By the co-author of The easy Guide to Your Walt Disney World Visit 2020, the best-reviewed Disney World guidebook series ever.

Available on Amazon here.

(As an Amazon Associate I earn from qualifying purchases.)

A Friday Visit with Jim Korkis: Pocahontas and Her Forest Friends

By Dave Shute

Welcome back to Fridays with Jim Korkis! Jim, the dean of Disney historians, writes about Walt Disney World history every Friday on


By Jim Korkis

Pocahontas and Her Forest Friends was a twelve minute show that opened at Disney’s Animal Kingdom April 22, 1998 and closed September 27, 2008. It was performed in the three hundred and fifty seat Grandma Willow’s Grove theater in the Camp Minnie-Mickey area of Disney’s Animal Kingdom that is now home to Pandora – The World of Avatar.

The show was inspired by the 1995 Disney animated feature film Pocahontas. It was rushed into production so quickly that Disney at first listed it as “Meet the Characters” rather than a stage show in the park guide.

The show was originally called Colors of The Wind, Friends from the Animal Forest, but that was an awkward title that didn’t mention Pocahontas. In fact, early guests just called it the “Pocahontas Show,” so Disney changed the title.

The genesis of the show came from the animal education cast at Disney’s Animal Kingdom. It was meant to be similar to the animal meet-and-greet shows at zoos and other animal parks, where a trainer or two brings out one animal at a time and talks about the animal’s characteristics to the audience.

However, Disney is a storytelling company, and decided to provide an upgraded experience even though the show was intended to be just a placeholder to run for two years or so until Beastly Kingdom was built in the same location. The script was written by Michael Korkis, Bob Glickman and David Duffy, and originally directed by Korkis.

The show was written to utilize the natural behaviors of the animals. The animals sometimes decided they didn’t want to appear which is why so many different types of animals rotated throughout the years in the show.

A live character performer portrayed Pocahontas, and there were two puppeteers who were underneath the stage to operate Sprig and Grandmother Willow. Grandma Willow came from the Disneyland Spirit of Pocahontas show that closed in September 1997.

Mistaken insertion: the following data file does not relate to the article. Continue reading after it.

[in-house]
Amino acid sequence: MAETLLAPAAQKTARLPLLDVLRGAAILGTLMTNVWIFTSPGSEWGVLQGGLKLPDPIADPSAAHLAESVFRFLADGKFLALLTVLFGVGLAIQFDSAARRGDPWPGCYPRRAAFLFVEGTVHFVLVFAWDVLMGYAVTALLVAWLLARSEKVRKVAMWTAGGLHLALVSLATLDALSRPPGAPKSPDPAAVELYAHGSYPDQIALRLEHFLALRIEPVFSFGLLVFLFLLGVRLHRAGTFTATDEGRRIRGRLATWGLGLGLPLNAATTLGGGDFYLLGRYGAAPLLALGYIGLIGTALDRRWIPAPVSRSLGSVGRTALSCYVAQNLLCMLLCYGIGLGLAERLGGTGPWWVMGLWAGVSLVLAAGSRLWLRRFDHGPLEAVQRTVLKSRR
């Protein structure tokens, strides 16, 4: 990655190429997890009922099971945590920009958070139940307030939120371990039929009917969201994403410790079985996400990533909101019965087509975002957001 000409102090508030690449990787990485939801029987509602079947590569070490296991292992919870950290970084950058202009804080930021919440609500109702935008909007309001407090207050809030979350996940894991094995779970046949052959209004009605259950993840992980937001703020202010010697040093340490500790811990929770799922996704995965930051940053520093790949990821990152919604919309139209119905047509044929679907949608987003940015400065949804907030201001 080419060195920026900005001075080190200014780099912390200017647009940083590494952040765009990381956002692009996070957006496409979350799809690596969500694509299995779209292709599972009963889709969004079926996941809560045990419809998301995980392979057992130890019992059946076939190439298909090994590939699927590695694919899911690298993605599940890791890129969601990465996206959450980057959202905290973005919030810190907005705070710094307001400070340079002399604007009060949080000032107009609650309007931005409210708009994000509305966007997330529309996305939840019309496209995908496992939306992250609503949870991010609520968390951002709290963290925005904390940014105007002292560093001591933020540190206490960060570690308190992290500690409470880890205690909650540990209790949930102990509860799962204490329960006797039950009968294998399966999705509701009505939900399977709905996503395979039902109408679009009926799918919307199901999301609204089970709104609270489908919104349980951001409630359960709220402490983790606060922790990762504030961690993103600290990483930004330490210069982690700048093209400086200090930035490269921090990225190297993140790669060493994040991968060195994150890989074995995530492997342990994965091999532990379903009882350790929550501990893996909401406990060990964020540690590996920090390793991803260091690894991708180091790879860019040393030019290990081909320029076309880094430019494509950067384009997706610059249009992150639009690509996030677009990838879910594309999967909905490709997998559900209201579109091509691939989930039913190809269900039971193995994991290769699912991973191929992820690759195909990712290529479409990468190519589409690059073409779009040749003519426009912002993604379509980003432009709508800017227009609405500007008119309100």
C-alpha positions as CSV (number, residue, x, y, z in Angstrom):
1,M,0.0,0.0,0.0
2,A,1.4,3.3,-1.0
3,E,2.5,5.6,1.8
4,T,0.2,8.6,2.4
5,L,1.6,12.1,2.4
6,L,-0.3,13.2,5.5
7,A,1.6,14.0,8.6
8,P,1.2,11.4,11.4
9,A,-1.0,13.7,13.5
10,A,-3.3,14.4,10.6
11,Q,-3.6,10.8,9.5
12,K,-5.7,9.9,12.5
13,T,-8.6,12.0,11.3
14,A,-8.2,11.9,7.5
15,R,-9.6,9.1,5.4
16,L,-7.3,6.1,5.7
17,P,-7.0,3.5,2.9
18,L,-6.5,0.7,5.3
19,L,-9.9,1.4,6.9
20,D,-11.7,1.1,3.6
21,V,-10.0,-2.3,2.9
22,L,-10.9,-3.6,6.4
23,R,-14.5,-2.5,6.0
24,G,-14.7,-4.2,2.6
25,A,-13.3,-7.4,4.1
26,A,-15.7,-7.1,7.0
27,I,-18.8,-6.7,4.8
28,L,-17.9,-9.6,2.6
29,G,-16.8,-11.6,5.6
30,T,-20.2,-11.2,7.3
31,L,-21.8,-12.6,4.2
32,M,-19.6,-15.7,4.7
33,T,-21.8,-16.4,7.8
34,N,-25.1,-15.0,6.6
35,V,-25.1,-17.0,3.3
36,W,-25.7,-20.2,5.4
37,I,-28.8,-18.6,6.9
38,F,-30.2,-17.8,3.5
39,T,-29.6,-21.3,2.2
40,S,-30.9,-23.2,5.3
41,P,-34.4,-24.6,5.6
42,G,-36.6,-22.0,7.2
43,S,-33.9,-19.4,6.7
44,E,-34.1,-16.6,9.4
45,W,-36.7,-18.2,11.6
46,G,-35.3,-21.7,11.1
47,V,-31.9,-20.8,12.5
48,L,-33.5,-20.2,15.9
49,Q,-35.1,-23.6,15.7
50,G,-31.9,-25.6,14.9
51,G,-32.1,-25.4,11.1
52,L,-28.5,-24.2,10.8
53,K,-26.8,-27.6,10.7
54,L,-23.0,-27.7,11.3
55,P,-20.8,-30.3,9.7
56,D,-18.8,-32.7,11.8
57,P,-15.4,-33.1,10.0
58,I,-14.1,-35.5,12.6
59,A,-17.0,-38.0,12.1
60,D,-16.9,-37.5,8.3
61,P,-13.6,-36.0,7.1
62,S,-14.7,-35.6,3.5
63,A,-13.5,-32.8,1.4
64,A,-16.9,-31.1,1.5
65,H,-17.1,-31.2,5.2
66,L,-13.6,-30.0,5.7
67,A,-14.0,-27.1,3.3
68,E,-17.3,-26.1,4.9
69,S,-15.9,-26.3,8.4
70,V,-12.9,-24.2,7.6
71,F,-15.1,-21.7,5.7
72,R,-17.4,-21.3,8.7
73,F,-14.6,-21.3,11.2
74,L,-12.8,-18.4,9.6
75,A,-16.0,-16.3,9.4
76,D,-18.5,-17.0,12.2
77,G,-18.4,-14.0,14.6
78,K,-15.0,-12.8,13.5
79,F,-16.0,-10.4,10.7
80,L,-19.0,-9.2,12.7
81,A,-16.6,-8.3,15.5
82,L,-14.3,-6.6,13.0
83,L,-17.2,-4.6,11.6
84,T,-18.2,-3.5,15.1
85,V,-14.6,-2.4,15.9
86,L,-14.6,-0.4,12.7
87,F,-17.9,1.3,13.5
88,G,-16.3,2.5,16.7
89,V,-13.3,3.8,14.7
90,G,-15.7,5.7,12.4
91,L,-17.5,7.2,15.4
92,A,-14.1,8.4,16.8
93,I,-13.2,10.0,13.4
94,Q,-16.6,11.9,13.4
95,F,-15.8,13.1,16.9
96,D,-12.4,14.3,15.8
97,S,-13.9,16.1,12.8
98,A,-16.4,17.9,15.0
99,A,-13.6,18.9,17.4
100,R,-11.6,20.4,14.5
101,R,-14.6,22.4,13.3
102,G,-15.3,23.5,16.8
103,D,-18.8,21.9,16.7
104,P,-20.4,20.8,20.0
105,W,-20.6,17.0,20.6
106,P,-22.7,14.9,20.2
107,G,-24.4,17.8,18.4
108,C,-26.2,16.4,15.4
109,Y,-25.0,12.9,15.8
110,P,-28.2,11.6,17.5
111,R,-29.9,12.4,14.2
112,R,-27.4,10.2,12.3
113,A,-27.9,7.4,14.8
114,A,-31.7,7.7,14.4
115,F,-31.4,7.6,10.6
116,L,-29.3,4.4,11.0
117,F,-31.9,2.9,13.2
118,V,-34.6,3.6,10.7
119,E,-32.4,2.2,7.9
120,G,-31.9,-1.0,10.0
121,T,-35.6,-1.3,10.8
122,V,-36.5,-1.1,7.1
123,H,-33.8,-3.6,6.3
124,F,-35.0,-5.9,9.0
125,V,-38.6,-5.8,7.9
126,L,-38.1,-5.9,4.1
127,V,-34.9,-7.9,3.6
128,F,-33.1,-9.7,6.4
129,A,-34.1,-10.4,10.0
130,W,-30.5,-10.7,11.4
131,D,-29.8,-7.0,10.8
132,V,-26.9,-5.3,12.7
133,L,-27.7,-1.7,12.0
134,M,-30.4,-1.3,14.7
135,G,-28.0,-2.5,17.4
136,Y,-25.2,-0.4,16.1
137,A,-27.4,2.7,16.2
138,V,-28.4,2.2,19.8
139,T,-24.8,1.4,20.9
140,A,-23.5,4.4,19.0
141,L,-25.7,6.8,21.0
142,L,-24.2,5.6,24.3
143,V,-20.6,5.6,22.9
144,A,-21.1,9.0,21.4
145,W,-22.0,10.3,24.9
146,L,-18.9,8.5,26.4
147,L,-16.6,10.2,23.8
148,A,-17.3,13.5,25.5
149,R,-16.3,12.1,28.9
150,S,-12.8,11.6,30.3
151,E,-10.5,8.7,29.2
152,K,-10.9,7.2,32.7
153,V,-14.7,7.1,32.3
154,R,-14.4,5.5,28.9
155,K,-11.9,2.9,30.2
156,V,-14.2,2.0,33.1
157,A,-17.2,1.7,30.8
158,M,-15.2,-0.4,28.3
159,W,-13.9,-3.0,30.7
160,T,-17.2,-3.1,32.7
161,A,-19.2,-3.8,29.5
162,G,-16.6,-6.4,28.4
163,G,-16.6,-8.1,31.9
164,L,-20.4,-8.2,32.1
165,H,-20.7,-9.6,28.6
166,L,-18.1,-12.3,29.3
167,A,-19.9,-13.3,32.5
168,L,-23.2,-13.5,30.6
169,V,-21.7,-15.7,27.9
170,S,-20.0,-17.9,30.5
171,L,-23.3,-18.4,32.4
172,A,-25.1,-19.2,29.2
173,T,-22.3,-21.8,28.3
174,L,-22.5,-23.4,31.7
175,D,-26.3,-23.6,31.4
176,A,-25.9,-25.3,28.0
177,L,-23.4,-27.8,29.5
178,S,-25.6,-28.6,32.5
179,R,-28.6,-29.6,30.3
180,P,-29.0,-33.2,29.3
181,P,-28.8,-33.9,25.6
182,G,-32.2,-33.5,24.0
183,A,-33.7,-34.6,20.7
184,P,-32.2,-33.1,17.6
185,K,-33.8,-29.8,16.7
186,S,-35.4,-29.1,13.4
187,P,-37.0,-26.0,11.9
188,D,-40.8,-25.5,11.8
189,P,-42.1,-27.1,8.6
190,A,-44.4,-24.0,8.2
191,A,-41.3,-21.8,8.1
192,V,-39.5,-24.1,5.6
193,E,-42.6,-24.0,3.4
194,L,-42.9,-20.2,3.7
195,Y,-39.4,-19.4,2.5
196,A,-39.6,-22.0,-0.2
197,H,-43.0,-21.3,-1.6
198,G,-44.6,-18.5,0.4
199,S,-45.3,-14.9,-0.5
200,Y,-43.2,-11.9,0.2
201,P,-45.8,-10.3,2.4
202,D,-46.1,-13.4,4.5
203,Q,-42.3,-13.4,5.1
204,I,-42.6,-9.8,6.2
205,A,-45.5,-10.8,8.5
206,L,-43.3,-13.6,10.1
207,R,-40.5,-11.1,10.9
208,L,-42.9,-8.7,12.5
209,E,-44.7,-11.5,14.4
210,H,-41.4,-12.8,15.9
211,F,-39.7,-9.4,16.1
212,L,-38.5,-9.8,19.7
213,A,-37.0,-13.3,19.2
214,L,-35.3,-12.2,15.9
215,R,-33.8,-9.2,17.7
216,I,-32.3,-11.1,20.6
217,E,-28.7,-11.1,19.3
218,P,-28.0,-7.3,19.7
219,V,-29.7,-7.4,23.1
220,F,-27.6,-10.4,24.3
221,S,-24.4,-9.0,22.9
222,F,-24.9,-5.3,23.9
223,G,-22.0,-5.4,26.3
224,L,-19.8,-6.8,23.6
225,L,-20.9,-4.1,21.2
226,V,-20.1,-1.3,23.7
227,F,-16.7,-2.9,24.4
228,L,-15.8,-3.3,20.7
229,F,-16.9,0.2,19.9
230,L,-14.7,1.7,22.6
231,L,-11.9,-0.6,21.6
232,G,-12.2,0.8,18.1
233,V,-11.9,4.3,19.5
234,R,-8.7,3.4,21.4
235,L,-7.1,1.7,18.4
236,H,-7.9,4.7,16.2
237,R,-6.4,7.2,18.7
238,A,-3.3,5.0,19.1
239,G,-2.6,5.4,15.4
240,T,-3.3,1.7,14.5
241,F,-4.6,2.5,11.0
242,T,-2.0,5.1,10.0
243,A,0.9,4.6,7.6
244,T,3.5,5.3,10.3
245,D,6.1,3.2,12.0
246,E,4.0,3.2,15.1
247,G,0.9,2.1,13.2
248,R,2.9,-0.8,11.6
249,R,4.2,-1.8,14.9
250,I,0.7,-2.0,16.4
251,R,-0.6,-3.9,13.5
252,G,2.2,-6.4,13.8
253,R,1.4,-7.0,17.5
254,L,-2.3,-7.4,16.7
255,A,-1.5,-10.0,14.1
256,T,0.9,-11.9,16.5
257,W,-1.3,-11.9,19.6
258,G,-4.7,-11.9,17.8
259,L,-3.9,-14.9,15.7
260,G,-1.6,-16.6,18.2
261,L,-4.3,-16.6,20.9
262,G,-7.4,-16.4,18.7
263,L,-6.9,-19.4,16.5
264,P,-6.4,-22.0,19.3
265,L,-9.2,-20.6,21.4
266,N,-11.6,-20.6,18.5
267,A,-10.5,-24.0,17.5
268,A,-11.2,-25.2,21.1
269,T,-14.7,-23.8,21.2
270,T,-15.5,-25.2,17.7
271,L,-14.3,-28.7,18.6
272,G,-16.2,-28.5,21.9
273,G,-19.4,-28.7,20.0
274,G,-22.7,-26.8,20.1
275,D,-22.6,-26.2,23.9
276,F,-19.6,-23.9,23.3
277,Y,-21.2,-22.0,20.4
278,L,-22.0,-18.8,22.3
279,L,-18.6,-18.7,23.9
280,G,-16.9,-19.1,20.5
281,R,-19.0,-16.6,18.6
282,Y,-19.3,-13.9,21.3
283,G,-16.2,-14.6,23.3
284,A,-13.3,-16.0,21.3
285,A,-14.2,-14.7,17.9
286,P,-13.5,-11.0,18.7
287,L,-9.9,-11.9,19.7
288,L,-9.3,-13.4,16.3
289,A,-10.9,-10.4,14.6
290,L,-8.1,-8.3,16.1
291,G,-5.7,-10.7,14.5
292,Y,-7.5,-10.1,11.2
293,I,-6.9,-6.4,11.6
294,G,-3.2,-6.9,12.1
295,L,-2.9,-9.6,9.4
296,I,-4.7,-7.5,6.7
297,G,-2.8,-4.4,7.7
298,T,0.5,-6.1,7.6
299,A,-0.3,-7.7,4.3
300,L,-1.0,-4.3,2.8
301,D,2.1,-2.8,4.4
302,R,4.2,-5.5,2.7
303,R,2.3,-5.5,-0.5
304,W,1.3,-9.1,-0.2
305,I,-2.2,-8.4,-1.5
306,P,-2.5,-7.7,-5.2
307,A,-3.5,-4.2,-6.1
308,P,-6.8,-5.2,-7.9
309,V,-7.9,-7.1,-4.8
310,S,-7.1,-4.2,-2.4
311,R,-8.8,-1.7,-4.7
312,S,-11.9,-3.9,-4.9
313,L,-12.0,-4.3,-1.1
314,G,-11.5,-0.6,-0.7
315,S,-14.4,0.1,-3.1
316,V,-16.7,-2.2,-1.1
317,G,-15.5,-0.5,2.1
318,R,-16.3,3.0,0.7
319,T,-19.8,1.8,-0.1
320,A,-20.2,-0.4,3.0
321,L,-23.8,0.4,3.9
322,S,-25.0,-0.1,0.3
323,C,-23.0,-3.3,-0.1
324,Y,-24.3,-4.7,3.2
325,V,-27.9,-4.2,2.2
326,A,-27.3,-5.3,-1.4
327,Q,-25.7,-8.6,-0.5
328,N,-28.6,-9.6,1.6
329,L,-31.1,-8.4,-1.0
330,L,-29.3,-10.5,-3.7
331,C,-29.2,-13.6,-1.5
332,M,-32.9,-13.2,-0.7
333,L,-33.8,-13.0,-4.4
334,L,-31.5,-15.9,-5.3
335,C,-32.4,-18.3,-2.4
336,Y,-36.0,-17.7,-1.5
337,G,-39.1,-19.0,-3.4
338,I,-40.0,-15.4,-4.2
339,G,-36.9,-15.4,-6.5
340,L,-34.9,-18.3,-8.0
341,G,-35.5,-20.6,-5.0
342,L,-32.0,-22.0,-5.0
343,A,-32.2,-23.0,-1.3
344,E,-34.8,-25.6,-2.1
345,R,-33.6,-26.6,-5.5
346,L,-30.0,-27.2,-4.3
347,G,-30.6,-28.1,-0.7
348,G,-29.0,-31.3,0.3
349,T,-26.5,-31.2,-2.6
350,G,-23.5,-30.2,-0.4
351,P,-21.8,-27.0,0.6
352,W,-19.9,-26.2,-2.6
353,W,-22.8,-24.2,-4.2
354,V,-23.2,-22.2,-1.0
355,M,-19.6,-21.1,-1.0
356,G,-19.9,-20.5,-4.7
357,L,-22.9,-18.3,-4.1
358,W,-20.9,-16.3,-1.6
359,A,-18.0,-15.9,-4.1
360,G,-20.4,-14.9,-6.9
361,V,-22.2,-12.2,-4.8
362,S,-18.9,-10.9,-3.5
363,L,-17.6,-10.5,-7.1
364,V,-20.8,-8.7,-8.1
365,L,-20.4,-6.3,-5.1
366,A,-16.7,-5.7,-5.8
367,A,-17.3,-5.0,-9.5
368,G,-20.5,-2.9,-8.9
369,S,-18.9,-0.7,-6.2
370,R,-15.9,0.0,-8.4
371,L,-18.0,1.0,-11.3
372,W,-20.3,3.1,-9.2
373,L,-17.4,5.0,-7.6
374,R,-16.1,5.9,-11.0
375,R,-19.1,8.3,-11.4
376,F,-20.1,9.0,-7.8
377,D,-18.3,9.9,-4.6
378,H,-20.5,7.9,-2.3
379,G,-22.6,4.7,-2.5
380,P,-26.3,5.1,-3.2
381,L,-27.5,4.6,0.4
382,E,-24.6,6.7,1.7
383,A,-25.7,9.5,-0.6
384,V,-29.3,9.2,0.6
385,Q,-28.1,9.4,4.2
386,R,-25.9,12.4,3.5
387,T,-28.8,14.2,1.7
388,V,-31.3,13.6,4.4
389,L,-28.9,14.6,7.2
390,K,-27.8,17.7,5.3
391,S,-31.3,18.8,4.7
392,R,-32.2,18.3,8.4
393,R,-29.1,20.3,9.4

Pocahontas is worried that the forest is being cut down indiscriminately and runs to Grandma Willow for advice. She reminds Pocahontas of a prophecy that one creature has a special gift to protect the forest but that Pocahontas herself must discover the identity of that creature.

One at a time, several different animals wander onto the stage including at different shows a raccoon, a snake, rabbits, opossums, a skunk, a porcupine, rats and a turkey. Pocahontas talks about what people can learn from each creature. “Every animal has knowledge to share with those who are willing to learn.”

Finally, Pocahontas realizes that the creature of the prophecy must be human beings. “Humans can destroy the forest, but we can also save it. The Earth is our home too. If we take care of it, it will take care of us!”

Since the show was designed for young children, with special seating for them in the first four rows of the theater, the message had to be simple and clear. The show proved so popular that eventually DAK occasionally offered Pocahontas and Her Forest Friends Animal Training Show where the animal handlers demonstrated how they trained the animals for the show.

*  *  *  *  *

Thanks, Jim! And come back next Friday for more from Jim Korkis!

In the meantime, check out his books, including his latest, The Unofficial Walt Disney World 1971 Companion: Stories of How the World Began, and Secret Stories of Walt Disney World: Things You Never You Never Knew, which reprints much material first written for this site, all published by Theme Park Press.



Follow on Facebook or Twitter or Pinterest!!



Have a thought or a question?...

Comment by typing in the form below.

Leave a Comment | Ask a Question | Note a Problem

My response to questions and comments will be on the same page as the original comment, likely within 24-36 hours . . . I reserve the right to edit and delete comments as I choose . . . All rights reserved. Copyright 2008-2020 . . . Unless otherwise noted, all photos are by me--even the ones in focus--except for half a dozen from my niecelets . . . This site is entirely unofficial and not authorized by any organizations written about in it . . . All references to Disney and other copyrighted characters, trademarks, marks, etc., are made solely for editorial purposes. The author makes no commercial claim to their use . . . Nobody's perfect, so follow any advice here at your own risk.